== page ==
I know one of my goals is to learn about laws, so I did a little research. This blog is a place to share information about laws that are passed throughout our country. I also want to show my fellow citizens how to navigate through the various state and federal laws.

Here’s what I found.

The following are a few of the laws on the books that are most applicable to my state of Arizona.

I found that the following were the most common laws that were listed for each website that I researched.

We are talking about laws that are enacted by both the state and federal government, so they don’t necessarily apply to our local law enforcement. For instance, I am not sure how laws that are passed by the government affect the ability of state police to enforce, but I also don’t know if the same laws are enforced by both the federal and state governments. That said, I find it interesting that the following states (and their laws) are all represented in our database.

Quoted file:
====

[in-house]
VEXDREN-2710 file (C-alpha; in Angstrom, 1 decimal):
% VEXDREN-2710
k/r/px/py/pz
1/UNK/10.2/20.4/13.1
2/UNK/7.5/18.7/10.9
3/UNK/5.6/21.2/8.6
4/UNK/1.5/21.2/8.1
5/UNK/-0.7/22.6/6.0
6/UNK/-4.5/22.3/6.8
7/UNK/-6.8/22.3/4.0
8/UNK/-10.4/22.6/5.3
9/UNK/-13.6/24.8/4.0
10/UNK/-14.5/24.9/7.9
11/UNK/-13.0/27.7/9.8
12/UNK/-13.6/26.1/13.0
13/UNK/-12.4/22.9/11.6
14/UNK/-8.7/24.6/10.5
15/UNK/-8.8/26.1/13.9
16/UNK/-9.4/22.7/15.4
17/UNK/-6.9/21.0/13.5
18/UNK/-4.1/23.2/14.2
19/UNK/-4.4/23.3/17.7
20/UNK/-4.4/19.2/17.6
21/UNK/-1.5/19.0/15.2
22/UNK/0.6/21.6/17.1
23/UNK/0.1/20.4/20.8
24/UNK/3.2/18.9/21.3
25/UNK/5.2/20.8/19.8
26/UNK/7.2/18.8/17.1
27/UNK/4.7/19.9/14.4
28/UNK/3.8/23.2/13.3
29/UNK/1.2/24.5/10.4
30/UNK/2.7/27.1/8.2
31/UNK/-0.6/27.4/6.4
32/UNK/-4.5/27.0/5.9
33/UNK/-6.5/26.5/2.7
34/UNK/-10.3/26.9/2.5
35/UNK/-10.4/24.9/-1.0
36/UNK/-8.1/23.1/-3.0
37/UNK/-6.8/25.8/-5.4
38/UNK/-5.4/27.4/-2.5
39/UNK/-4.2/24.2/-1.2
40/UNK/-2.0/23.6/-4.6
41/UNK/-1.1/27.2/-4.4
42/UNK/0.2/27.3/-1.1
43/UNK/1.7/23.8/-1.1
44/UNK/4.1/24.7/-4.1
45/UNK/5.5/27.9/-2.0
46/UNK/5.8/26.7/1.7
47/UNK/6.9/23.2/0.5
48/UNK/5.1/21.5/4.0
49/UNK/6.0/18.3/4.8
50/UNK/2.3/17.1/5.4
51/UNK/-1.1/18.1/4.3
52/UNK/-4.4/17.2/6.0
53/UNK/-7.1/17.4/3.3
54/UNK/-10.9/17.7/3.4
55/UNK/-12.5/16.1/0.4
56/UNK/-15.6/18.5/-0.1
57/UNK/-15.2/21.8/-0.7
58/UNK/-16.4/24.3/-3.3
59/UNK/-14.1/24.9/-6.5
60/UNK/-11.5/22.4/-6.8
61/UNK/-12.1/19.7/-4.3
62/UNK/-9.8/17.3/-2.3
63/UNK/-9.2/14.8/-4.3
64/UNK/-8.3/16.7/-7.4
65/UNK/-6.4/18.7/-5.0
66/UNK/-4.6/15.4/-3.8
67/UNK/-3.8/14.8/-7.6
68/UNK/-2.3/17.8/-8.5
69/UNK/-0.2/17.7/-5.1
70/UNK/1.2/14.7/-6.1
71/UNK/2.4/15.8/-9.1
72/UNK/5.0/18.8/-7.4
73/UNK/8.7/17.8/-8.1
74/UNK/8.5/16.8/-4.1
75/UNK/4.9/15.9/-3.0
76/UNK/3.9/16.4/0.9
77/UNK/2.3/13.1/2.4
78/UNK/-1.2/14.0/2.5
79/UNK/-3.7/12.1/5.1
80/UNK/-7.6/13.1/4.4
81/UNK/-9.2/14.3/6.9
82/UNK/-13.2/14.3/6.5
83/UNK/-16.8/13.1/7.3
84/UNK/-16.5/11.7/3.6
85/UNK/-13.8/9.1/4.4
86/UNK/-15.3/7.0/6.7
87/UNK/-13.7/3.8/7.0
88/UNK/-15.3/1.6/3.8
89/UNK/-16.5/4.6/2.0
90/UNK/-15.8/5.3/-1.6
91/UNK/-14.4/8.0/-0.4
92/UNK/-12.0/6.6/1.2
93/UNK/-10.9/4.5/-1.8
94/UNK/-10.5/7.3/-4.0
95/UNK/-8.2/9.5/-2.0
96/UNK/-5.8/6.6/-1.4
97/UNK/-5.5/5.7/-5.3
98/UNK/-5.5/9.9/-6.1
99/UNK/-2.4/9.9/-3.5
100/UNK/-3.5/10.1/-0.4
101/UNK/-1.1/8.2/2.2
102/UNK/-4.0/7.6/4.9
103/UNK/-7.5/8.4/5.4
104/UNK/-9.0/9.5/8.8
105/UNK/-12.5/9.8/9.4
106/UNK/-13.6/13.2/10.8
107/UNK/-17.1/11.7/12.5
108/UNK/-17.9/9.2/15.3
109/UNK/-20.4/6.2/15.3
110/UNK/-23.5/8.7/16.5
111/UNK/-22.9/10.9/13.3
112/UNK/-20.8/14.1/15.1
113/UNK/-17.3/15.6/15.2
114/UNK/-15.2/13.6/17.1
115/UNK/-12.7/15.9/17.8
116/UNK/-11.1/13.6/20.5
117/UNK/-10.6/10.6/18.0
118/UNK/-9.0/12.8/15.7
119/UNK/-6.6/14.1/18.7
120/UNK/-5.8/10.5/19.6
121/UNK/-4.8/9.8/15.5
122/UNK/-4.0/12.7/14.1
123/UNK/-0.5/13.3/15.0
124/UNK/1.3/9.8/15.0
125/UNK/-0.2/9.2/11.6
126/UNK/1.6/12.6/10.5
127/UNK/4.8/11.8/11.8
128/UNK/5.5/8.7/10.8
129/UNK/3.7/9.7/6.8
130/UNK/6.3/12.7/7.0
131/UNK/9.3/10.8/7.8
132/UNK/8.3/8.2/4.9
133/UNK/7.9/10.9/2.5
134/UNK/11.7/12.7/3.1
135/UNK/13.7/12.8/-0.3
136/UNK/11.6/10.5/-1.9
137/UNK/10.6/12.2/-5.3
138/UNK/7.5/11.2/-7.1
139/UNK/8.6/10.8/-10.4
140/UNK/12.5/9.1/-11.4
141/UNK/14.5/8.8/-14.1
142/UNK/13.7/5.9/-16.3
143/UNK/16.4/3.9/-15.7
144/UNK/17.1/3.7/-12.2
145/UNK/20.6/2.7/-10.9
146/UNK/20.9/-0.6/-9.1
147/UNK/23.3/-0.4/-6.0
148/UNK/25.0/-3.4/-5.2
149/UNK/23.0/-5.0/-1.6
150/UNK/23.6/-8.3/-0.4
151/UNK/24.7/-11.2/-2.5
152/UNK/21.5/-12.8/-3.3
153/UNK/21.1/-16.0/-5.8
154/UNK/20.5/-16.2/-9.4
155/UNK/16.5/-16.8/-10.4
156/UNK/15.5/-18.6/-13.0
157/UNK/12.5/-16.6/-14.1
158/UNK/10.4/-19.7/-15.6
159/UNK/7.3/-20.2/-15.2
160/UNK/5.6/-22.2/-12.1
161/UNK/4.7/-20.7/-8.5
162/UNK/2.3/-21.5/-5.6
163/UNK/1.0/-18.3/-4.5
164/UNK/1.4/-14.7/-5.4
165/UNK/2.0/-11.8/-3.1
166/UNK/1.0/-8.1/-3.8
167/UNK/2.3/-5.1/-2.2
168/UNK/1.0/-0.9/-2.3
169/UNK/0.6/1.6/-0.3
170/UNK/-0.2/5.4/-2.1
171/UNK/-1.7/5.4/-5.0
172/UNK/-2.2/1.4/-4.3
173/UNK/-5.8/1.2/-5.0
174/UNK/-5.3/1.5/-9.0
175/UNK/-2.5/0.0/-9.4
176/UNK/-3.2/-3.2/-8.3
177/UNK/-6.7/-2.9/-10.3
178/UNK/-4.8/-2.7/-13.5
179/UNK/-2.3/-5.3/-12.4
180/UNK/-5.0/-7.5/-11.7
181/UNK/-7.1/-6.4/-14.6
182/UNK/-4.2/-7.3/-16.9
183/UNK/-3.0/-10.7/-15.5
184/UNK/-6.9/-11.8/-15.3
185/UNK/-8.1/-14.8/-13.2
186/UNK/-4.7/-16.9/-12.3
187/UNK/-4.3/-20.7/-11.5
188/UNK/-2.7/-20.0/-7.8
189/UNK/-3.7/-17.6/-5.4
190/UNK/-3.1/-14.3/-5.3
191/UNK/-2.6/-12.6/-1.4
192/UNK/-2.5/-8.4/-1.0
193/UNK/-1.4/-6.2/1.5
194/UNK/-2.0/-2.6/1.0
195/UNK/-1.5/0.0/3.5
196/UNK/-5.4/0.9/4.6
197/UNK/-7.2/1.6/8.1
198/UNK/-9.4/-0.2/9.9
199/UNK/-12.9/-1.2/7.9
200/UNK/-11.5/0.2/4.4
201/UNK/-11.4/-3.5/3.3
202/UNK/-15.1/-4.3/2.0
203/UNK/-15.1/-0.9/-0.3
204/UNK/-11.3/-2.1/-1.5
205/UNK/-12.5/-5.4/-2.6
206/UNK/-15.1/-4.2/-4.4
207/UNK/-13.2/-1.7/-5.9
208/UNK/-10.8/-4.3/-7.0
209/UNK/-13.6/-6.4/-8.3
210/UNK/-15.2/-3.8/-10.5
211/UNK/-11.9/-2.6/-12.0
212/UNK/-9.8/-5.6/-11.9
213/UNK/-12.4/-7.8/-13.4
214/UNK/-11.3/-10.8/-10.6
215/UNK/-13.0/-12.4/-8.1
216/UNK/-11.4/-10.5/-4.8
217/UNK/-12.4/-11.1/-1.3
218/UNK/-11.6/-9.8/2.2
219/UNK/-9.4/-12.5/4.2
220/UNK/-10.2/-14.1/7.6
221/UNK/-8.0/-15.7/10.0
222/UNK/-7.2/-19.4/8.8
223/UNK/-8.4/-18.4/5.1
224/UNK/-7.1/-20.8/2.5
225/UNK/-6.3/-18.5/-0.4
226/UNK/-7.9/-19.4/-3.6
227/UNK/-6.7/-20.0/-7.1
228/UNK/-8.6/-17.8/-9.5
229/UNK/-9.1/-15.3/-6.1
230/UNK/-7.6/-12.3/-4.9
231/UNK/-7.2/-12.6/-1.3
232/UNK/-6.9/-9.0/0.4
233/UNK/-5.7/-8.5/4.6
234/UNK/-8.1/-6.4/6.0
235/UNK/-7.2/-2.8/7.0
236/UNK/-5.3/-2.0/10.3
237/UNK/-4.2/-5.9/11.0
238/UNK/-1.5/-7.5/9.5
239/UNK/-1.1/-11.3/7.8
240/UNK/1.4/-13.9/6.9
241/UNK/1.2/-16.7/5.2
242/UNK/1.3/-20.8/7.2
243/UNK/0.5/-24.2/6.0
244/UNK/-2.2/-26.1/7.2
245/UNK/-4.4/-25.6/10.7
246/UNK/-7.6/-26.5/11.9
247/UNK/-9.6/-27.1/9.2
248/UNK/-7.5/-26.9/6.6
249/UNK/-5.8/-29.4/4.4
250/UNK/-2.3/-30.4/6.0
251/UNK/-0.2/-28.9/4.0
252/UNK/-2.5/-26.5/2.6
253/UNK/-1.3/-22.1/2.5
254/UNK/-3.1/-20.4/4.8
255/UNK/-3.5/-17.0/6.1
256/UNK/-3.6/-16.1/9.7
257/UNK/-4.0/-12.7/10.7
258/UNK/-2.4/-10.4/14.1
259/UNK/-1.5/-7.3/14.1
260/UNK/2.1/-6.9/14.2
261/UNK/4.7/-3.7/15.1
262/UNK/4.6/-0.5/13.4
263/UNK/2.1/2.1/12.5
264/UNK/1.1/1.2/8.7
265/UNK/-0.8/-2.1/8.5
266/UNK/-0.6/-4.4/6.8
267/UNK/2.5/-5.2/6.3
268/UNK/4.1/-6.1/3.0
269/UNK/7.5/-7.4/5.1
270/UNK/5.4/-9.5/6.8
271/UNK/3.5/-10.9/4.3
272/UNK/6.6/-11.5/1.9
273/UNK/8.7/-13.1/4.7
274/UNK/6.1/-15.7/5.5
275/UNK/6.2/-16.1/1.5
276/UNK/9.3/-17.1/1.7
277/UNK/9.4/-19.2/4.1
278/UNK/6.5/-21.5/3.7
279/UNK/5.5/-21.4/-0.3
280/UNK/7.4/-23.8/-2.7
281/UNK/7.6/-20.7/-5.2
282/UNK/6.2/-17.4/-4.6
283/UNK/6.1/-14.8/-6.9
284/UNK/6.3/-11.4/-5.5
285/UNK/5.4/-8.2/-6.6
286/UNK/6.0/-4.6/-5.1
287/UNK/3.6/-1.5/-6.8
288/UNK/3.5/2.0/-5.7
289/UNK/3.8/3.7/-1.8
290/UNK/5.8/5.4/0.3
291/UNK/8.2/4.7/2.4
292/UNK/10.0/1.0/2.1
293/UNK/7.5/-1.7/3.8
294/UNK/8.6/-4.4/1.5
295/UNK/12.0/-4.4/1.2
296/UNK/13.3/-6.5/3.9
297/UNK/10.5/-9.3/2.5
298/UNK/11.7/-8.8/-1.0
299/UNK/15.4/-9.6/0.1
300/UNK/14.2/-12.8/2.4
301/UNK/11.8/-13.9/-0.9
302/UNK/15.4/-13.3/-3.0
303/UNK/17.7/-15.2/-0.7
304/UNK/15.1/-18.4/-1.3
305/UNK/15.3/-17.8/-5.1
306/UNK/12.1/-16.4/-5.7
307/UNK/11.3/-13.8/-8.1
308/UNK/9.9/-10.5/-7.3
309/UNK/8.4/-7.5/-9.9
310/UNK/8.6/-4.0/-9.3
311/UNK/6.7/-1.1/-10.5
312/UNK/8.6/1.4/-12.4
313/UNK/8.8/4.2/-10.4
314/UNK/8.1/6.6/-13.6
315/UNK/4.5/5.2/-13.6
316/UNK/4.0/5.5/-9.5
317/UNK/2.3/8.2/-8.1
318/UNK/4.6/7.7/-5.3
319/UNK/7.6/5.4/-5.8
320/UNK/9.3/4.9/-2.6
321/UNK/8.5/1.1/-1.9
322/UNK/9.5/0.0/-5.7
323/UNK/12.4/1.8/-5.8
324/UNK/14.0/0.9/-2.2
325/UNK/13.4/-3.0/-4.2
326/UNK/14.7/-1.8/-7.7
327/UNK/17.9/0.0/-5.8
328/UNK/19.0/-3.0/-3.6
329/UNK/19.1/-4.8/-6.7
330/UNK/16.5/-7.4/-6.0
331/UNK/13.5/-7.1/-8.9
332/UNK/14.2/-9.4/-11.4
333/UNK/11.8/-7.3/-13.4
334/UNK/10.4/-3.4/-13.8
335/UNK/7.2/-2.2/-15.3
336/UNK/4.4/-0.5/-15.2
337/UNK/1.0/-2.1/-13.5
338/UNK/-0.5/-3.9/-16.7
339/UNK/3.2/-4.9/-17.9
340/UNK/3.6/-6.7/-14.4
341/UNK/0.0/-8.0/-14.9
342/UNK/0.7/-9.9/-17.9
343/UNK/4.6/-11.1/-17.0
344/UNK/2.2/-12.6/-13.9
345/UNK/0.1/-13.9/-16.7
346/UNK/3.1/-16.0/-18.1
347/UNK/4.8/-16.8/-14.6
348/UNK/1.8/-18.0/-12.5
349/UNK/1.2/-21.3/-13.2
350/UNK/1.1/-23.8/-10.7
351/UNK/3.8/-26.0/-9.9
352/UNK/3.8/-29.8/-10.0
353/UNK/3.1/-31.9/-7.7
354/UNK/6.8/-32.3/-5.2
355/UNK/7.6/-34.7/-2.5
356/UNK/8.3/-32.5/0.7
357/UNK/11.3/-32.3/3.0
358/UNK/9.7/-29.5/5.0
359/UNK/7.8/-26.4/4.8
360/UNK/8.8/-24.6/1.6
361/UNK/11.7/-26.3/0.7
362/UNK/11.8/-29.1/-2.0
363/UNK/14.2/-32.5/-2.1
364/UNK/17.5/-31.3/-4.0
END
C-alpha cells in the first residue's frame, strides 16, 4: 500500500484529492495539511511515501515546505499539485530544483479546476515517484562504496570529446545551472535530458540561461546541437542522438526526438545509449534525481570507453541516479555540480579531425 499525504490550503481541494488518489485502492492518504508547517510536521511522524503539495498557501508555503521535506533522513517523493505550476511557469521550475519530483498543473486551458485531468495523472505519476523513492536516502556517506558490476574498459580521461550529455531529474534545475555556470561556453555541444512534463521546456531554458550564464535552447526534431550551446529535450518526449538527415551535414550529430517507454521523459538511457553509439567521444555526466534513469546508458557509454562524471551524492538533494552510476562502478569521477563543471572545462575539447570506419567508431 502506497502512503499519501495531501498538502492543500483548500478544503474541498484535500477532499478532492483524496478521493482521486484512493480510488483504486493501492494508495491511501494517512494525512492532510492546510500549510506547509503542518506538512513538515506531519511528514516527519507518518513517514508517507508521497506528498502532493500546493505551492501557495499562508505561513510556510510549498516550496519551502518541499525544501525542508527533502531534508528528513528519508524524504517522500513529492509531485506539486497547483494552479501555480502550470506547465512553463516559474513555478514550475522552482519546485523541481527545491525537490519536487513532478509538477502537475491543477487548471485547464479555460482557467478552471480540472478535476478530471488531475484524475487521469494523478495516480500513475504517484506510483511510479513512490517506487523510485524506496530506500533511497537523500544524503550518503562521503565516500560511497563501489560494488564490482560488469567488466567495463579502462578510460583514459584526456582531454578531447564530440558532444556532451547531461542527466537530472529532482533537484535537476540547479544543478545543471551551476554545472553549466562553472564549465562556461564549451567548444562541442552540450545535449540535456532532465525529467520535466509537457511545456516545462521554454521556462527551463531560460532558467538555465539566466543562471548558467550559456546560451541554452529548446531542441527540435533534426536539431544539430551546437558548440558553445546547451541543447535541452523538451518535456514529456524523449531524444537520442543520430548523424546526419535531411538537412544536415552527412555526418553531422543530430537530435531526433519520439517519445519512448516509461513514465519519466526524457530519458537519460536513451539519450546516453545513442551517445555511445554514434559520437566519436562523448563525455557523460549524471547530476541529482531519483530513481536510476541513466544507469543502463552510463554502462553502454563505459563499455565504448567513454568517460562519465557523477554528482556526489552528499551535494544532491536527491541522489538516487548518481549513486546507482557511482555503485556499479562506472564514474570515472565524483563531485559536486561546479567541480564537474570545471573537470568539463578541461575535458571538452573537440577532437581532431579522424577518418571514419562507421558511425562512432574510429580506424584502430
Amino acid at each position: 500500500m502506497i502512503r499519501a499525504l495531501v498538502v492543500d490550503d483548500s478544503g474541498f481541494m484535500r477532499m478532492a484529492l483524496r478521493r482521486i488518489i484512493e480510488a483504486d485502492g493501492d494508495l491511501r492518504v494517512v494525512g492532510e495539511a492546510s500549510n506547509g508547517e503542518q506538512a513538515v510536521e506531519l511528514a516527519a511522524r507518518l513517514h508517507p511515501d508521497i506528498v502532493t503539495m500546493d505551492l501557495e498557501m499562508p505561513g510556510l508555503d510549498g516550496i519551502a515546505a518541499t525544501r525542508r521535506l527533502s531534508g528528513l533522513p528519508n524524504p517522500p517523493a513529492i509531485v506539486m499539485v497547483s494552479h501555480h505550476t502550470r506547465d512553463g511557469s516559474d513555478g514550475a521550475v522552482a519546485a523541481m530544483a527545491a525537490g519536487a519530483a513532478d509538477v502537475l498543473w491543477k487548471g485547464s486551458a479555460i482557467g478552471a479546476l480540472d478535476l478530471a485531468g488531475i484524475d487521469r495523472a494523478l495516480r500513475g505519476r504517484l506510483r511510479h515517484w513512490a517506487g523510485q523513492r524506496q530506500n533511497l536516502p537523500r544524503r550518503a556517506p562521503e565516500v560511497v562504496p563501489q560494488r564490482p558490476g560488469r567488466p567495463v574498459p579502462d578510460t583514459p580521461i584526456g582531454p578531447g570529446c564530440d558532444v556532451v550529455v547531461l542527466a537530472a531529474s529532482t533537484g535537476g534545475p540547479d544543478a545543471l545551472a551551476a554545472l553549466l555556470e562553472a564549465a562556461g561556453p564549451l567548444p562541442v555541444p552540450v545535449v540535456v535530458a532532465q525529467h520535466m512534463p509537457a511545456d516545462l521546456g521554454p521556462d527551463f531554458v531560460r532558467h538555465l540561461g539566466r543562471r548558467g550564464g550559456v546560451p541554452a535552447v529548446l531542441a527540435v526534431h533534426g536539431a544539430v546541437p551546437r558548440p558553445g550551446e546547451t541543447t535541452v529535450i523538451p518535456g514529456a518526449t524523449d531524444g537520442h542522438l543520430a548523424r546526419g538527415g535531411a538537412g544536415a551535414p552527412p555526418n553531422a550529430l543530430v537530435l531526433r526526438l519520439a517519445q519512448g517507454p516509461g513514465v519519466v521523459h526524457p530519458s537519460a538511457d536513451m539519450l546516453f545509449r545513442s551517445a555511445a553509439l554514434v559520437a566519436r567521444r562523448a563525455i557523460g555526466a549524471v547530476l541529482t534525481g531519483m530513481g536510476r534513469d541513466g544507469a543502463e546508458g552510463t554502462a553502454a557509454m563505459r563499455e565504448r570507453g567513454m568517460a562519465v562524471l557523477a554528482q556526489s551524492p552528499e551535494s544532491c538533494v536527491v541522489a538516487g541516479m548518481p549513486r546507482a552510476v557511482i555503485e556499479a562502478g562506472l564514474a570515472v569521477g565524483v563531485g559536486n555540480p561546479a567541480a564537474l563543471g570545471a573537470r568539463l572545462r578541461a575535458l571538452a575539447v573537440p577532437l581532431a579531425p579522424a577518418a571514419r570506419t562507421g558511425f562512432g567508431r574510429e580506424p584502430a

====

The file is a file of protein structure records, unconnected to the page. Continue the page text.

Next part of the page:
Illinois: this state has a lot of unique laws, some are quite unusual. For instance, you can be charged with a misdemeanor if you have a gun in a vehicle, but you can be charged with an aggravated unlawful use of a weapon if you use a real gun in a weapon. I also found that Illinois has an interesting law regarding “self-defense.

When you are threatened, you have the right to defend yourself by means available to you, including deadly force. In Illinois, you can use deadly force against a threat if you have reasonable grounds to believe that the threat is real and imminent. You can use deadly force up to three times, and it can only be used to defend yourself from an imminent threat of death or great bodily harm.

The law is a little odd, but it does make sense. In a world where police officers are armed with a gun every single time they carry out a deadly crime, that’s kind of like having a gun for protection, except you’re not actually supposed to use it. So, this Illinois law makes sense.